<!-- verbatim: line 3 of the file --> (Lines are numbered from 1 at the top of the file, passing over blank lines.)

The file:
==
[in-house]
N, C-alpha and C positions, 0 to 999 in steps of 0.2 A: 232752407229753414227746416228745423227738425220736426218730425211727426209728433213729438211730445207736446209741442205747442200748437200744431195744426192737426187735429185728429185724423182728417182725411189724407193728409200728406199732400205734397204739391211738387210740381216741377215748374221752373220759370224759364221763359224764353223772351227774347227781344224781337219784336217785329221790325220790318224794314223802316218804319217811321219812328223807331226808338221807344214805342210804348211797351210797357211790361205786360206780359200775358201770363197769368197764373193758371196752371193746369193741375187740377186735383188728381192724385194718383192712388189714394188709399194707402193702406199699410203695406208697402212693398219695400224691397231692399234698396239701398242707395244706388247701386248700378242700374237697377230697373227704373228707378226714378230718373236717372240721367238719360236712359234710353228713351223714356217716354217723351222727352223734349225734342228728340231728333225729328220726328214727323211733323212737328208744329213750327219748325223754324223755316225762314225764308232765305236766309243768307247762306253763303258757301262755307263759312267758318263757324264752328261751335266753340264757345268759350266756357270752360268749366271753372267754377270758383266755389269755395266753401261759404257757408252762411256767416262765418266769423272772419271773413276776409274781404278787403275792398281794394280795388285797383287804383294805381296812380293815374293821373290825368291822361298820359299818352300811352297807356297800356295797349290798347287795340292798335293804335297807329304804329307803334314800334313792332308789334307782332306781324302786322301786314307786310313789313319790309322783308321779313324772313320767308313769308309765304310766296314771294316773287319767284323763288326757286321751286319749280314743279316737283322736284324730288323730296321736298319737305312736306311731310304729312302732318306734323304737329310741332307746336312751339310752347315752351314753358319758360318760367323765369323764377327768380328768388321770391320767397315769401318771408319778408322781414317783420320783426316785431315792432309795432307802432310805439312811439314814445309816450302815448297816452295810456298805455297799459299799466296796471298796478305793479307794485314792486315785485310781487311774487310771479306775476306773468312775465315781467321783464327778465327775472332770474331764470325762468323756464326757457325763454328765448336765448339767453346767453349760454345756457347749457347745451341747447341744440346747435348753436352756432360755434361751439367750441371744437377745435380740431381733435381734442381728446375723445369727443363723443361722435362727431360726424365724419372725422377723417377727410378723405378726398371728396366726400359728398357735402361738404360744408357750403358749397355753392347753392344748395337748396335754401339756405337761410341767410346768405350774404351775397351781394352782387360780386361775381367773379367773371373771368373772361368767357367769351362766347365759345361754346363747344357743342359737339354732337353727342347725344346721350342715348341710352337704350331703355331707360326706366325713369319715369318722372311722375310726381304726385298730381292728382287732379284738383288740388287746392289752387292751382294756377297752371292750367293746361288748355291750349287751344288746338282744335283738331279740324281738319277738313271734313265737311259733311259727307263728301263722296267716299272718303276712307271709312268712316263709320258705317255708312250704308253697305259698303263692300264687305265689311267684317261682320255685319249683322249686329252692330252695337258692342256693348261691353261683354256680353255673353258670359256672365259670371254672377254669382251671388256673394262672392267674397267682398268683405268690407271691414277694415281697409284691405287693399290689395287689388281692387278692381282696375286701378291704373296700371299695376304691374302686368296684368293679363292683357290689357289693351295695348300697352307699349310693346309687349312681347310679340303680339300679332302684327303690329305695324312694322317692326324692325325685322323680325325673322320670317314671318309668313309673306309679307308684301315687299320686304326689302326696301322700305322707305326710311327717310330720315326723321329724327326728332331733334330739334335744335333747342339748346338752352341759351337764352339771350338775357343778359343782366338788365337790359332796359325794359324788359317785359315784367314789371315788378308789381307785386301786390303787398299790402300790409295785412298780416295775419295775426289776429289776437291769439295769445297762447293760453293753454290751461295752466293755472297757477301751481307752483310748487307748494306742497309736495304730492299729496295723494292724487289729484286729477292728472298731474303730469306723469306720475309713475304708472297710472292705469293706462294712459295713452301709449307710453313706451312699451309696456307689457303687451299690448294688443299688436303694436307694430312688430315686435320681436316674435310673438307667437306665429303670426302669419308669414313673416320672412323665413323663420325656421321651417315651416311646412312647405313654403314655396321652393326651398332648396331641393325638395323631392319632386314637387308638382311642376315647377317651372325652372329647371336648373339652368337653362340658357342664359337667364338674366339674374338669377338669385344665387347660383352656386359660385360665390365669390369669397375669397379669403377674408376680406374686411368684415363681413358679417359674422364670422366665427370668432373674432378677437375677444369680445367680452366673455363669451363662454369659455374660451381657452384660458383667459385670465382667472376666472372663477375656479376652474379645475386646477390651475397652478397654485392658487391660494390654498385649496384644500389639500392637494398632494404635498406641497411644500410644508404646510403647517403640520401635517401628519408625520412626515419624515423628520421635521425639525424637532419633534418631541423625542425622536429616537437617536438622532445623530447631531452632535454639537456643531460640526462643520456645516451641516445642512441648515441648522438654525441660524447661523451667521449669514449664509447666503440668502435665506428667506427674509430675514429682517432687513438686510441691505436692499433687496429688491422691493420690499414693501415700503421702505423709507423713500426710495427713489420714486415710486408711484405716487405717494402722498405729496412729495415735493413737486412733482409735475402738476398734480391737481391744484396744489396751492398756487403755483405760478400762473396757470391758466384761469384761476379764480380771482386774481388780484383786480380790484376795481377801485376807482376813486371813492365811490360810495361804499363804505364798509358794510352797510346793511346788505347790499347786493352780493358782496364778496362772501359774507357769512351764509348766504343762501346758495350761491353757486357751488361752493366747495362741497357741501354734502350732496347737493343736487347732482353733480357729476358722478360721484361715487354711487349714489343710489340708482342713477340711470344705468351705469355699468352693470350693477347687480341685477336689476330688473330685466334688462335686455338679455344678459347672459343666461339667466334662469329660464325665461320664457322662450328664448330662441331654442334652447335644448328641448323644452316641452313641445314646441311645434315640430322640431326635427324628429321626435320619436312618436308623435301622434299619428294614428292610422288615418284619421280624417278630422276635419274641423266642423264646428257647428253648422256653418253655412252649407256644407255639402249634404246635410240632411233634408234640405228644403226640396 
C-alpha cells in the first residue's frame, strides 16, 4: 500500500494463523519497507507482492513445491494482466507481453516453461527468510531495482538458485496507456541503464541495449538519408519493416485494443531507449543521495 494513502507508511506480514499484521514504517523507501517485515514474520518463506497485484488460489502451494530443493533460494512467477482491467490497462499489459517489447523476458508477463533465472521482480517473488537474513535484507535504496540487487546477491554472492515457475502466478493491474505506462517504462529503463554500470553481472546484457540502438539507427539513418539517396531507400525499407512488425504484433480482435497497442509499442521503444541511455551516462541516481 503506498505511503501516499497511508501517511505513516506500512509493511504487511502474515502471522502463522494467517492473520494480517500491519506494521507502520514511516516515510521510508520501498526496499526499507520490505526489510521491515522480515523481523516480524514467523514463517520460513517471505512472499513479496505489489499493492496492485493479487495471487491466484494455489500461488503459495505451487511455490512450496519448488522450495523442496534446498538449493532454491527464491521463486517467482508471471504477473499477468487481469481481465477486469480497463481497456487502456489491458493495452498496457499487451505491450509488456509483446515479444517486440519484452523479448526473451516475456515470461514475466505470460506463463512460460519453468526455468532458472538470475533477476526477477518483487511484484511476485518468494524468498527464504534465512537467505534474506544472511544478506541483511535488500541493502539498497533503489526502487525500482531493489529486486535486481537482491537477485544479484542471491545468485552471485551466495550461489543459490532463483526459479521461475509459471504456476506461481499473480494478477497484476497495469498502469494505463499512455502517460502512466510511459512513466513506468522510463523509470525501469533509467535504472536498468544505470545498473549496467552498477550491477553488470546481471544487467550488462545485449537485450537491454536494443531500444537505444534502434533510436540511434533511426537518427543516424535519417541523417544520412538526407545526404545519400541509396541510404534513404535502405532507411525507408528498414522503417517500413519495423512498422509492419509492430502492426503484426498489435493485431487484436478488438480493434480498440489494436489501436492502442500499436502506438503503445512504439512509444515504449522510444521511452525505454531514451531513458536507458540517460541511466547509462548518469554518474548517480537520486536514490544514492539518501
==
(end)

C-alpha cells in the first residue's frame, strides 16, 4: 500500500494463523519497507507482492513445491494482466507481453516453461527468510531495482538458485496507456541503464541495449538519408519493416485494443531507449543521495 494513502507508511506480514499484521514504517523507501517485515514474520518463506497485484488460489502451494530443493533460494512467477482491467490497462499489459517489447523476458508477463533465472521482480517473488537474513535484507535504496540487487546477491554472492515457475502466478493491474505506462517504462529503463554500470553481472546484457540502438539507427539513418539517396531507400525499407512488425504484433480482435497497442509499442521503444541511455551516462541516481 503506498505511503501516499497511508501517511505513516506500512509493511504487511502474515502471522502463522494467517492473520494480517500491519506494521507502520514511516516515510521510508520501498526496499526499507520490505526489510521491515522480515523481523516480524514467523514463517520460513517471505512472499513479496505489489499493492496492485493479487495471487491466484494455489500461488503459495505451487511455490512450496519448488522450495523442496534446498538449493532454491527464491521463486517467482508471471504477473499477468487481469481481465477486469480497463481497456487502456489491458493495452498496457499487451505491450509488456509483446515479444517486440519484452523479448526473451516475456515470461514475466505470460506463463512460460519453468526455468532458472538470475533477476526477477518483487511484484511476485518468494524468498527464504534465512537467505534474506544472511544478506541483511535488500541493502539498497533503489526502487525500482531493489529486486535486481537482491537477485544479484542471491545468485552471485551466495550461489543459490532463483526459479521461475509459471504456476506461481499473480494478477497484476497495469498502469494505463499512455502517460502512466510511459512513466513506468522510463523509470525501469533509467535504472536498468544505470545498473549496467552498477550491477553488470546481471544487467550488462545485449537485450537491454536494443531500444537505444534502434533510436540511434533511426537518427543516424535519417541523417544520412538526407545526404545519400541509396541510404534513404535502405532507411525507408528498414522503417517500413519495423512498422509492419509492430502492426503484426498489435493485431487484436478488438480493434480498440489494436489501436492502442500499436502506438503503445512504439512509444515504449522510444521511452525505454531514451531513458536507458540517460541511466547509462548518469554518474548517480537520486536514490544514492539518501